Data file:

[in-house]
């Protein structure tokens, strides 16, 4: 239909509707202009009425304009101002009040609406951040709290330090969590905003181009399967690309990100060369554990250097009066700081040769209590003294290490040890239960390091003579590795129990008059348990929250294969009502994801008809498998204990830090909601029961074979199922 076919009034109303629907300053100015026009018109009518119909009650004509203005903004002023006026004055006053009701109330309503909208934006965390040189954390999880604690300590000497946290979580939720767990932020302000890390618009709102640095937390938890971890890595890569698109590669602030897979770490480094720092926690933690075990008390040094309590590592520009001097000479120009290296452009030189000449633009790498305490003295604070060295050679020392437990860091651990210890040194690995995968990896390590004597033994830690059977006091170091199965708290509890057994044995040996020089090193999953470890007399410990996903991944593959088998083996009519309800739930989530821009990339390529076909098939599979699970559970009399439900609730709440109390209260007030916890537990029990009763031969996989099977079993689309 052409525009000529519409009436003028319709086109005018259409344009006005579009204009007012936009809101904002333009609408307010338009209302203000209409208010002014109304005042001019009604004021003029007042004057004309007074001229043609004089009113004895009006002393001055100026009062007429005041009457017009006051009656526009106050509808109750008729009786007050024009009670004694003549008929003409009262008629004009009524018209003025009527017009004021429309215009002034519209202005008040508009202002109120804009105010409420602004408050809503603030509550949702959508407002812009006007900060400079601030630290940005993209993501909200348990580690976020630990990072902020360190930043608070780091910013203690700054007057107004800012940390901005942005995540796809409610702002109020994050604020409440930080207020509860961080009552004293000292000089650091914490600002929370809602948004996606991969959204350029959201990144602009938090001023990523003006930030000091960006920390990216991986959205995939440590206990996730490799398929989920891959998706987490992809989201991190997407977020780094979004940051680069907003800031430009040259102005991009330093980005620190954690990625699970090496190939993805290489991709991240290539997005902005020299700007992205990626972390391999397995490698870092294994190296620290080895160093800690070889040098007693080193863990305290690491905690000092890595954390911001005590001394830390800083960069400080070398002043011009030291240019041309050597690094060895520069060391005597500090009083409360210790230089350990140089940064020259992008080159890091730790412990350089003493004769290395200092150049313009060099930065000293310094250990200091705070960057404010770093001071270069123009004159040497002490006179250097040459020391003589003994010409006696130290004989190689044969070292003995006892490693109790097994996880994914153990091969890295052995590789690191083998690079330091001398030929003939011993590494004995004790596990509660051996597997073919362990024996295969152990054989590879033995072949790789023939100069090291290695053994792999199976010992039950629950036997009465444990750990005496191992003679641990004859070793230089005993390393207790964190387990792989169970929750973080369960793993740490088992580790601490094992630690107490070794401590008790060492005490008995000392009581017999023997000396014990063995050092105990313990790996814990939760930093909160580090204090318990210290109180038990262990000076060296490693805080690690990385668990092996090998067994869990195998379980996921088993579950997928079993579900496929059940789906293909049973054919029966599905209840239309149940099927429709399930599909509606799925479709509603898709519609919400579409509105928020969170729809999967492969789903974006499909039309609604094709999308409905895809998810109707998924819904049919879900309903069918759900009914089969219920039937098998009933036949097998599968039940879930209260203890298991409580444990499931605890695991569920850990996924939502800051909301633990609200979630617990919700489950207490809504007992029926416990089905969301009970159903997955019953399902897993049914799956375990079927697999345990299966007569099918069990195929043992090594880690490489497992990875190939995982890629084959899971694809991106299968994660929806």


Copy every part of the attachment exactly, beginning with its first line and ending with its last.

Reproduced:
[in-house]
């Protein structure tokens, strides 16, 4: 239909509707202009009425304009101002009040609406951040709290330090969590905003181009399967690309990100060369554990250097009066700081040769209590003294290490040890239960390091003579590795129990008059348990929250294969009502994801008809498998204990830090909601029961074979199922 076919009034109303629907300053100015026009018109009518119909009650004509203005903004002023006026004055006053009701109330309503909208934006965390040189954390999880604690300590000497946290979580939720767990932020302000890390618009709102640095937390938890971890890595890569698109590669602030897979770490480094720092926690933690075990008390040094309590590592520009001097000479120009290296452009030189000449633009790498305490003295604070060295050679020392437990860091651990210890040194690995995968990896390590004597033994830690059977006091170091199965708290509890057994044995040996020089090193999953470890007399410990996903991944593959088998083996009519309800739930989530821009990339390529076909098939599979699970559970009399439900609730709440109390209260007030916890537990029990009763031969996989099977079993689309 052409525009000529519409009436003028319709086109005018259409344009006005579009204009007012936009809101904002333009609408307010338009209302203000209409208010002014109304005042001019009604004021003029007042004057004309007074001229043609004089009113004895009006002393001055100026009062007429005041009457017009006051009656526009106050509808109750008729009786007050024009009670004694003549008929003409009262008629004009009524018209003025009527017009004021429309215009002034519209202005008040508009202002109120804009105010409420602004408050809503603030509550949702959508407002812009006007900060400079601030630290940005993209993501909200348990580690976020630990990072902020360190930043608070780091910013203690700054007057107004800012940390901005942005995540796809409610702002109020994050604020409440930080207020509860961080009552004293000292000089650091914490600002929370809602948004996606991969959204350029959201990144602009938090001023990523003006930030000091960006920390990216991986959205995939440590206990996730490799398929989920891959998706987490992809989201991190997407977020780094979004940051680069907003800031430009040259102005991009330093980005620190954690990625699970090496190939993805290489991709991240290539997005902005020299700007992205990626972390391999397995490698870092294994190296620290080895160093800690070889040098007693080193863990305290690491905690000092890595954390911001005590001394830390800083960069400080070398002043011009030291240019041309050597690094060895520069060391005597500090009083409360210790230089350990140089940064020259992008080159890091730790412990350089003493004769290395200092150049313009060099930065000293310094250990200091705070960057404010770093001071270069123009004159040497002490006179250097040459020391003589003994010409006696130290004989190689044969070292003995006892490693109790097994996880994914153990091969890295052995590789690191083998690079330091001398030929003939011993590494004995004790596990509660051996597997073919362990024996295969152990054989590879033995072949790789023939100069090291290695053994792999199976010992039950629950036997009465444990750990005496191992003679641990004859070793230089005993390393207790964190387990792989169970929750973080369960793993740490088992580790601490094992630690107490070794401590008790060492005490008995000392009581017999023997000396014990063995050092105990313990790996814990939760930093909160580090204090318990210290109180038990262990000076060296490693805080690690990385668990092996090998067994869990195998379980996921088993579950997928079993579900496929059940789906293909049973054919029966599905209840239309149940099927429709399930599909509606799925479709509603898709519609919400579409509105928020969170729809999967492969789903974006499909039309609604094709999308409905895809998810109707998924819904049919879900309903069918759900009914089969219920039937098998009933036949097998599968039940879930209260203890298991409580444990499931605890695991569920850990996924939502800051909301633990609200979630617990919700489950207490809504007992029926416990089905969301009970159903997955019953399902897993049914799956375990079927697999345990299966007569099918069990195929043992090594880690490489497992990875190939995982890629084959899971694809991106299968994660929806």